Link to completed assignment
(a) Using Equations 6.24-6.26 from the textbook, I was able to expand and solve both sides, paying attention only to terms with k terms of the first, second, and third orders for the first three cumulants. Note that the first cumulant is the mean and the second cumulant is the variance.
(b) While the integral might look nasty, I remembered from a previous class that the mean and variance of a Gaussian distribution are known and simply represented by symbols μ and σ2. This helped me simplify, but I wasn't quite able to solve completely for the third cumulant.
(a) Knowing that the area of the parallelogram is equal to the base times the height gives us a hint that after mapping dx1 dx2, the area will just be dy1 times dy2.
(a) Using Table 6.1 from the textbook, I knew that an order 4 maximal LFSR had i values of 1 and 4. Knowing this, each successive value would be determined by the logic equation xn-1 ^ xn-4. I used "1111" as my seed value, and proceeded to fill out the bit sequence.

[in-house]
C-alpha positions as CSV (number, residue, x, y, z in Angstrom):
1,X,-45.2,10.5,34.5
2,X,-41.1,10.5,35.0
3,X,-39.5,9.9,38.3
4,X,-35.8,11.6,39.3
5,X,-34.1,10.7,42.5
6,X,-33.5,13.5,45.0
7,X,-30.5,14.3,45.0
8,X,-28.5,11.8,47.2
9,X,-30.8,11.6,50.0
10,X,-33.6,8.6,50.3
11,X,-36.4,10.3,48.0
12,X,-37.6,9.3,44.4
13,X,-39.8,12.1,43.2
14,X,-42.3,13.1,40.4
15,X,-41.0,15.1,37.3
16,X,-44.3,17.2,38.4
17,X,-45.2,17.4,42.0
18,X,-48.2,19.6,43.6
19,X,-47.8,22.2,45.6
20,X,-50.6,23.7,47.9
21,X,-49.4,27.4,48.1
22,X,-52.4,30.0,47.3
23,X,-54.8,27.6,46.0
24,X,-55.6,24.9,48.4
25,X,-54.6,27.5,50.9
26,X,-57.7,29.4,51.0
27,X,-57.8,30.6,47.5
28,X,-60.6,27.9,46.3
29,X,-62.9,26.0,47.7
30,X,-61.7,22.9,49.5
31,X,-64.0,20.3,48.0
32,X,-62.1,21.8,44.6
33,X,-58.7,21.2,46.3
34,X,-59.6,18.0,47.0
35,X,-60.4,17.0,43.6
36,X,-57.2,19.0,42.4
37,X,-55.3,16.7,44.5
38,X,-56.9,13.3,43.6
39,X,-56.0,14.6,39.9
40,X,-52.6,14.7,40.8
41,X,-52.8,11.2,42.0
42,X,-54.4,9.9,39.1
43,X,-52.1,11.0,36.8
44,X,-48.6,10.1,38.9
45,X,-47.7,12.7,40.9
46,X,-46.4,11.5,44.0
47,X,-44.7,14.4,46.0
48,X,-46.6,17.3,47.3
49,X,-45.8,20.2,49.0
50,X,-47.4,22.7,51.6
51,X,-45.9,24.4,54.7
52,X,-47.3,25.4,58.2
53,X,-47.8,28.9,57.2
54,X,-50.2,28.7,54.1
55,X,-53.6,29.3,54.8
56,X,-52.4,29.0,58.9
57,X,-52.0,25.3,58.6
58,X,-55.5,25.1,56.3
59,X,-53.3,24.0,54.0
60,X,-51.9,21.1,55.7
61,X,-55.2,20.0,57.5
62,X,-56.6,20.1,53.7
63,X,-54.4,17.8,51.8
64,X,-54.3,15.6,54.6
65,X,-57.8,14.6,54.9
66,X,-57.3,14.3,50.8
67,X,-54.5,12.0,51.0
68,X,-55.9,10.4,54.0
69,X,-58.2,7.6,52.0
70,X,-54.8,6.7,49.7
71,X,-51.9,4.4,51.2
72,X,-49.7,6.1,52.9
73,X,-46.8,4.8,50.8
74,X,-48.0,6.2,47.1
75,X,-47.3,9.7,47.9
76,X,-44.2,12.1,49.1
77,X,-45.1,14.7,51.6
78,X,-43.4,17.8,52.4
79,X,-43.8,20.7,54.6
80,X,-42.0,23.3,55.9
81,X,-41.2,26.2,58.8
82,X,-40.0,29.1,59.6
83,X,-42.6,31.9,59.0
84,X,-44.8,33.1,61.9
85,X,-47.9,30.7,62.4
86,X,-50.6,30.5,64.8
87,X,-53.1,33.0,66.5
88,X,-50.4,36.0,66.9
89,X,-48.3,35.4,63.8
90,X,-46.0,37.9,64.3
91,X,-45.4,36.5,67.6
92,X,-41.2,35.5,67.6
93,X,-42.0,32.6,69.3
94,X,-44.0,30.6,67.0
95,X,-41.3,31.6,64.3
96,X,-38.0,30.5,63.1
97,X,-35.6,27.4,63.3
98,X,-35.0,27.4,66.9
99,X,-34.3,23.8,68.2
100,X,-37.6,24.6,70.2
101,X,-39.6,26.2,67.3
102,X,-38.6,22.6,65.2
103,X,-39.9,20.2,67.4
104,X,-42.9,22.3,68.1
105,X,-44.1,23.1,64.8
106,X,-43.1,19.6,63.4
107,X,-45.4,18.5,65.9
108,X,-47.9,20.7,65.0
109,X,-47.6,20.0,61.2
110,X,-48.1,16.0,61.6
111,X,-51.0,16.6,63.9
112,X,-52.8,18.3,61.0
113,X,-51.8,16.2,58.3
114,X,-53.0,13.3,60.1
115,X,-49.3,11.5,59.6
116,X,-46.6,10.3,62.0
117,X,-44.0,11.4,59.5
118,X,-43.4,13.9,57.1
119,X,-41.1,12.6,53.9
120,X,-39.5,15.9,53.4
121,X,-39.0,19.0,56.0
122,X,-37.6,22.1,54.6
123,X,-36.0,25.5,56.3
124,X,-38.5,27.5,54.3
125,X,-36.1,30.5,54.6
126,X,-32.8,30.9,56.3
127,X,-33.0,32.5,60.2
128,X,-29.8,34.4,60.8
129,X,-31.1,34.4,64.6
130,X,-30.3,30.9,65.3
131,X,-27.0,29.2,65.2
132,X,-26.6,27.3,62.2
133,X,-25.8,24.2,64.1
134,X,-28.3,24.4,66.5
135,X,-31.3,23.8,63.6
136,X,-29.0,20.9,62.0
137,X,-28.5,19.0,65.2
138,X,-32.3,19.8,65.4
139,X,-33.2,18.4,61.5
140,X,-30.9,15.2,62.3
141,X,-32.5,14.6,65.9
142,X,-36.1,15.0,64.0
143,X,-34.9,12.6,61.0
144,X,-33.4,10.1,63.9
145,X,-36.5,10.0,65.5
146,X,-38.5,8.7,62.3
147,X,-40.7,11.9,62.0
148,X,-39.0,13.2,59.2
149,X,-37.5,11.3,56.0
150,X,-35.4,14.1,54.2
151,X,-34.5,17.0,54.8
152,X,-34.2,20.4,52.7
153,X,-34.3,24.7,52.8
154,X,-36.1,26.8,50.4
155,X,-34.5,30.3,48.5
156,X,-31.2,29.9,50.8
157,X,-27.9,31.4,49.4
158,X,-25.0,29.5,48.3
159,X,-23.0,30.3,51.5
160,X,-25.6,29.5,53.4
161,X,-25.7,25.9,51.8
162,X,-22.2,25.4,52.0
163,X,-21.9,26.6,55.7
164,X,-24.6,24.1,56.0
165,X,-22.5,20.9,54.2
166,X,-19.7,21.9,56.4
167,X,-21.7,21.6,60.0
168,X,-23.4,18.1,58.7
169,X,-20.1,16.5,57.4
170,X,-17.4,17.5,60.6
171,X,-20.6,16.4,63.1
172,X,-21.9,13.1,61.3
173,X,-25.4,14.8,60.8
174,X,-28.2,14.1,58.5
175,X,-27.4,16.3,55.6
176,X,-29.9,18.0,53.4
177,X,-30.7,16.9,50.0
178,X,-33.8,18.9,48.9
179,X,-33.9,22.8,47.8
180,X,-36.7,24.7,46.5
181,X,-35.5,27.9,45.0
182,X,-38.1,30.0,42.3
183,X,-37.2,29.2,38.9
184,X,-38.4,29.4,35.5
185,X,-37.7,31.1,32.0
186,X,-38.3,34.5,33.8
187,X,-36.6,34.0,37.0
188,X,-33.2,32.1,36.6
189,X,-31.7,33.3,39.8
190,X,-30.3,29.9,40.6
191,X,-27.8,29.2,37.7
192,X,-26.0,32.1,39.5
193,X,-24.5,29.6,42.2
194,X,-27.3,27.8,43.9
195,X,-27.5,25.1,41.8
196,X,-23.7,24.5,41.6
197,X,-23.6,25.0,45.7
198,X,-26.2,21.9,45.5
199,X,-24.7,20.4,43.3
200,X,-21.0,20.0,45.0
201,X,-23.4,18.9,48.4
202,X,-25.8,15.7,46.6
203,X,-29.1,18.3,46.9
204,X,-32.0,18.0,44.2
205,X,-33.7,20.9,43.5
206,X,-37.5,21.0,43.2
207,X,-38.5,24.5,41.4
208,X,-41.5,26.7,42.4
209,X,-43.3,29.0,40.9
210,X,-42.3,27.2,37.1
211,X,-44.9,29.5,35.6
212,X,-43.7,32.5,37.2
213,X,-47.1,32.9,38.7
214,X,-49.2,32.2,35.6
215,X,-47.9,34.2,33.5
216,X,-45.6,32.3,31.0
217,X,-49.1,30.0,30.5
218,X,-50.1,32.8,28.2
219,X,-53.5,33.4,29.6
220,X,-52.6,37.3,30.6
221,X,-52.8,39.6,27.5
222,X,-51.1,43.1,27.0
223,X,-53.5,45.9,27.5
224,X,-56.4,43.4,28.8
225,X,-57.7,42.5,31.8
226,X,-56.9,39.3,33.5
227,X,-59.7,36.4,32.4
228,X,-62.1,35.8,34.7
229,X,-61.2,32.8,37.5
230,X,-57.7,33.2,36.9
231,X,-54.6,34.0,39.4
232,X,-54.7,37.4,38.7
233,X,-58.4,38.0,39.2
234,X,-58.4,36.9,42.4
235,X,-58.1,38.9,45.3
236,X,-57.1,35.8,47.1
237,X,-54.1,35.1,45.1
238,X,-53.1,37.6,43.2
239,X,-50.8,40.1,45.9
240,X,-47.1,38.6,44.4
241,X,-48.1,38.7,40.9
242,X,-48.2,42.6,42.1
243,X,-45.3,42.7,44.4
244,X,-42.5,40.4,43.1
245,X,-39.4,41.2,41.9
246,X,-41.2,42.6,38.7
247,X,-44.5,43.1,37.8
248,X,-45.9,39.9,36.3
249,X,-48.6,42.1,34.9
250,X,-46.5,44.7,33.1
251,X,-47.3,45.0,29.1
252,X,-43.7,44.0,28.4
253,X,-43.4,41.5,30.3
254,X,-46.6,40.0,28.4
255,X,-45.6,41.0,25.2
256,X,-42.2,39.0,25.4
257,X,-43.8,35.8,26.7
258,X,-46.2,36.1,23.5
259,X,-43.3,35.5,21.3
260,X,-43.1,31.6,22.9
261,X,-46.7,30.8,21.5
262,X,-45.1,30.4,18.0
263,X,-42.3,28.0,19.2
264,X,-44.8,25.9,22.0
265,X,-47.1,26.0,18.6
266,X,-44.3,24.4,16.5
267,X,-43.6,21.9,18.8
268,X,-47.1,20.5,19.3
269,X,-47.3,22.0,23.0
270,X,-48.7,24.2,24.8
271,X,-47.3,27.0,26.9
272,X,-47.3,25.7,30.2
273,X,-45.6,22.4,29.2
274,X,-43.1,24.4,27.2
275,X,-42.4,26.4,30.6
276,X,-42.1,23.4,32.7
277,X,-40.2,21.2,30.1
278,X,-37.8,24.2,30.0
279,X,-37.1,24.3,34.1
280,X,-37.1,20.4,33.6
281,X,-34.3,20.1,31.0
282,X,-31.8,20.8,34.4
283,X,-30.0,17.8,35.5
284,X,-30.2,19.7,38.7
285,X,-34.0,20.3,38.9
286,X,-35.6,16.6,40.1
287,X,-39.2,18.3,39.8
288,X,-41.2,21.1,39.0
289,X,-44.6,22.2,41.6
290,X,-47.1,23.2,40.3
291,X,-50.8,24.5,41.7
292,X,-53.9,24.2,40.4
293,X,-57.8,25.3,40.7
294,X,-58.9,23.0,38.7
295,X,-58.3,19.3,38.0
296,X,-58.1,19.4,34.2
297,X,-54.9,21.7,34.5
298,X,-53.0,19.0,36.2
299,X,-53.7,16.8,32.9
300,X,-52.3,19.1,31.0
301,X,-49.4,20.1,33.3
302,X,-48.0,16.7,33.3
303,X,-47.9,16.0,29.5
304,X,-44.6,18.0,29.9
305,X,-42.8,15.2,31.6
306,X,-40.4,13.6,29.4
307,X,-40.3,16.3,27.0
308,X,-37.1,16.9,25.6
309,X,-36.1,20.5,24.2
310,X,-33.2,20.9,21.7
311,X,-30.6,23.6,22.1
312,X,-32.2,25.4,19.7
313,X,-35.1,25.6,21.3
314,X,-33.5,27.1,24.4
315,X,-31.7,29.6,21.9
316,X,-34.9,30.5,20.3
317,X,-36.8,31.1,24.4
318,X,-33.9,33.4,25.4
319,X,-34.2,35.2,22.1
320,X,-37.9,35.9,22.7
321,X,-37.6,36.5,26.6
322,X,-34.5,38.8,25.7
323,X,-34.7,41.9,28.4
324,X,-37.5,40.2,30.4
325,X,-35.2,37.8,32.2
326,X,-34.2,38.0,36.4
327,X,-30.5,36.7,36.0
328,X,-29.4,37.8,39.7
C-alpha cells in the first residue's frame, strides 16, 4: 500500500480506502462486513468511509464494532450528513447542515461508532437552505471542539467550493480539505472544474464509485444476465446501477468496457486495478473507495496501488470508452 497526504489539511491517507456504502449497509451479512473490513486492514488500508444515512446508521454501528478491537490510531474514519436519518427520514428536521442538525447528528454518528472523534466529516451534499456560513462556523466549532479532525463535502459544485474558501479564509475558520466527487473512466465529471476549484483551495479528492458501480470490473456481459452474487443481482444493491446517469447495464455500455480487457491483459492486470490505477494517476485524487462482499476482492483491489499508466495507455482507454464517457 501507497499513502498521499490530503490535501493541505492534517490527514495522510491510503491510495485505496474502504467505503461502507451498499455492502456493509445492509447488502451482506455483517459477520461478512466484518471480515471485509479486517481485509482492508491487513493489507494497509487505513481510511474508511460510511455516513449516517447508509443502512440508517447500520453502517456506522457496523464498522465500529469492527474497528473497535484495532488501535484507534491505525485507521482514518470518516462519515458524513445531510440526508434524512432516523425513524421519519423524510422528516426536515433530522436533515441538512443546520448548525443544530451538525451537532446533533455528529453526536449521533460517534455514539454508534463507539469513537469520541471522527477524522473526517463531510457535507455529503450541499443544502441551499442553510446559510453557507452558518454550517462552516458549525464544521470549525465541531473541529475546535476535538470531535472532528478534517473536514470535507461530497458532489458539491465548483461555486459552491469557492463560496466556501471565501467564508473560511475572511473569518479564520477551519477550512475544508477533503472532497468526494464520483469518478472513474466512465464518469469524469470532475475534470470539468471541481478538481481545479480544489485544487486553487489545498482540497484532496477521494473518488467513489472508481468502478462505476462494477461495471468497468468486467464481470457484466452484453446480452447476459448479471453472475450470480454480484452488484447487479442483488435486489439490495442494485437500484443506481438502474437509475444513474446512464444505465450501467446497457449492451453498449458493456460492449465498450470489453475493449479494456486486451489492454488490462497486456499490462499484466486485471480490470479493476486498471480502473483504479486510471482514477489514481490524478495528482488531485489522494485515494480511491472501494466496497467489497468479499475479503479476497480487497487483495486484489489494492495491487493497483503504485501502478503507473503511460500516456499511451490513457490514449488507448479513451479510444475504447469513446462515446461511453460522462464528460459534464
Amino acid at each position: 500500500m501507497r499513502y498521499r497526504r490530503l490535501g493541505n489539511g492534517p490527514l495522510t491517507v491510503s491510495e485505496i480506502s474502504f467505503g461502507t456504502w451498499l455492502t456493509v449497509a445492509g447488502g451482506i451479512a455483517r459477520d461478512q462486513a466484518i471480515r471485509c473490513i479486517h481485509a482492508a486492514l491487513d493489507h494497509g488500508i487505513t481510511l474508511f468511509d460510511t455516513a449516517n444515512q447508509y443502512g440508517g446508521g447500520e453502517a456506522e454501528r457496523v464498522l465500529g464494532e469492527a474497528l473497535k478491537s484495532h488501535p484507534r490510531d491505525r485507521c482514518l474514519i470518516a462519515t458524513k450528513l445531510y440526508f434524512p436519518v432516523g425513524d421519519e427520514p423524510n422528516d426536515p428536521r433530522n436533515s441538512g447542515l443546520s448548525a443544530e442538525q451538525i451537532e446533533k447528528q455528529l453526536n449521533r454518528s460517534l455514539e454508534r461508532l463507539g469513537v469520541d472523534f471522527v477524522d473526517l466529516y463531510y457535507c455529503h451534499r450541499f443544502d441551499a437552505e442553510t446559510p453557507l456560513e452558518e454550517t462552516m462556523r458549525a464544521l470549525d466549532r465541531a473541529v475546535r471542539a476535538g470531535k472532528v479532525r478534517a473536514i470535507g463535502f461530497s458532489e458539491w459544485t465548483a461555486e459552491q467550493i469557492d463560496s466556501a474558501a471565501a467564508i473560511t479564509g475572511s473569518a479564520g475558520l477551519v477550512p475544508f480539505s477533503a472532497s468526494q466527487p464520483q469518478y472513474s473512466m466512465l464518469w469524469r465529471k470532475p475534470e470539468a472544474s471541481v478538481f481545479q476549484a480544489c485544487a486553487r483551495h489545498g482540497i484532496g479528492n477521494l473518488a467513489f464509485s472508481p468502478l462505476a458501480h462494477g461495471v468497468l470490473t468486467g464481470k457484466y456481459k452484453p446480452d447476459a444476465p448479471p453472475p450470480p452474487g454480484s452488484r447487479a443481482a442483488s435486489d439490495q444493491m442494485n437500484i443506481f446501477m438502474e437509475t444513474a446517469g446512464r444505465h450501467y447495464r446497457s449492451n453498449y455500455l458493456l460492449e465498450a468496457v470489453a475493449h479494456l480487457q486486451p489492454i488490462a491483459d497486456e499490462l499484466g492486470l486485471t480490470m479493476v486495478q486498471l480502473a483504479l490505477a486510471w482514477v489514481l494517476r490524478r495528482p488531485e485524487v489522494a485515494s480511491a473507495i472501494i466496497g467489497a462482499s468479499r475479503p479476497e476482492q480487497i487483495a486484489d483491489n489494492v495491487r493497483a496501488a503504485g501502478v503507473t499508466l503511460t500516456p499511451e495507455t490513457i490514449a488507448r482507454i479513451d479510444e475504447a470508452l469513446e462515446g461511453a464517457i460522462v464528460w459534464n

(b) Knowing that the number of total possible patterns is just two to the power of the number of bits, as well as knowing that the number of patterns divided by the clock rate in Hz gives us the total time in seconds between repeats in the pattern helped me set up this equation. Note that while the final answer was closer to 88 bits, you need 89 bits if you don't want to repeat before the given time interval.
(d) Using the recommended Linear Congruential Generator (LCG) as suggested in class, I was able to simulate 10 trajectories of a random 1D walker. I used suggested values from Wikipedia for the best possible LCG. Those values are a = 1103515245, c = 12345, m = 232. The plot of this LCG's distribution, as well as the random 1D walker trajectories are below.